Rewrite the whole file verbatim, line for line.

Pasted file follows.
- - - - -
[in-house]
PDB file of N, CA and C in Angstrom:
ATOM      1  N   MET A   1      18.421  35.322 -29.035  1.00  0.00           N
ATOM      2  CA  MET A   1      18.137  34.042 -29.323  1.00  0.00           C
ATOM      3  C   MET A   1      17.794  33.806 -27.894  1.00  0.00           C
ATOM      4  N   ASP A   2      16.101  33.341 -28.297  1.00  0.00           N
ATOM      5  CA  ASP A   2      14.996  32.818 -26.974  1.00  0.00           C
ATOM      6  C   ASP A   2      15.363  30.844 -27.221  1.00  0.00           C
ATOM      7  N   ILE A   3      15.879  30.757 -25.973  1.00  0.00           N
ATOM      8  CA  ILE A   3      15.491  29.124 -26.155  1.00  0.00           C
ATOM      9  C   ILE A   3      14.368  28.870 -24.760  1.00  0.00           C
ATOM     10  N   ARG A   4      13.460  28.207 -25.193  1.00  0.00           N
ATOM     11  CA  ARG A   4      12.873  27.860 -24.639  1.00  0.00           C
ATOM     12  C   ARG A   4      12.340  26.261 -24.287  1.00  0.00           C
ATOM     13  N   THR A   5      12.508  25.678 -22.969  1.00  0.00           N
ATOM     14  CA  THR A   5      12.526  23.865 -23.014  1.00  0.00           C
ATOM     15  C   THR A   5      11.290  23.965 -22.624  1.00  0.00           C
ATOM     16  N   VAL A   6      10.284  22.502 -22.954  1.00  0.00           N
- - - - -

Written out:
[in-house]
PDB file of N, CA and C in Angstrom:
ATOM      1  N   MET A   1      18.421  35.322 -29.035  1.00  0.00           N
ATOM      2  CA  MET A   1      18.137  34.042 -29.323  1.00  0.00           C
ATOM      3  C   MET A   1      17.794  33.806 -27.894  1.00  0.00           C
ATOM      4  N   ASP A   2      16.101  33.341 -28.297  1.00  0.00           N
ATOM      5  CA  ASP A   2      14.996  32.818 -26.974  1.00  0.00           C
ATOM      6  C   ASP A   2      15.363  30.844 -27.221  1.00  0.00           C
ATOM      7  N   ILE A   3      15.879  30.757 -25.973  1.00  0.00           N
ATOM      8  CA  ILE A   3      15.491  29.124 -26.155  1.00  0.00           C
ATOM      9  C   ILE A   3      14.368  28.870 -24.760  1.00  0.00           C
ATOM     10  N   ARG A   4      13.460  28.207 -25.193  1.00  0.00           N
ATOM     11  CA  ARG A   4      12.873  27.860 -24.639  1.00  0.00           C
ATOM     12  C   ARG A   4      12.340  26.261 -24.287  1.00  0.00           C
ATOM     13  N   THR A   5      12.508  25.678 -22.969  1.00  0.00           N
ATOM     14  CA  THR A   5      12.526  23.865 -23.014  1.00  0.00           C
ATOM     15  C   THR A   5      11.290  23.965 -22.624  1.00  0.00           C
ATOM     16  N   VAL A   6      10.284  22.502 -22.954  1.00  0.00           N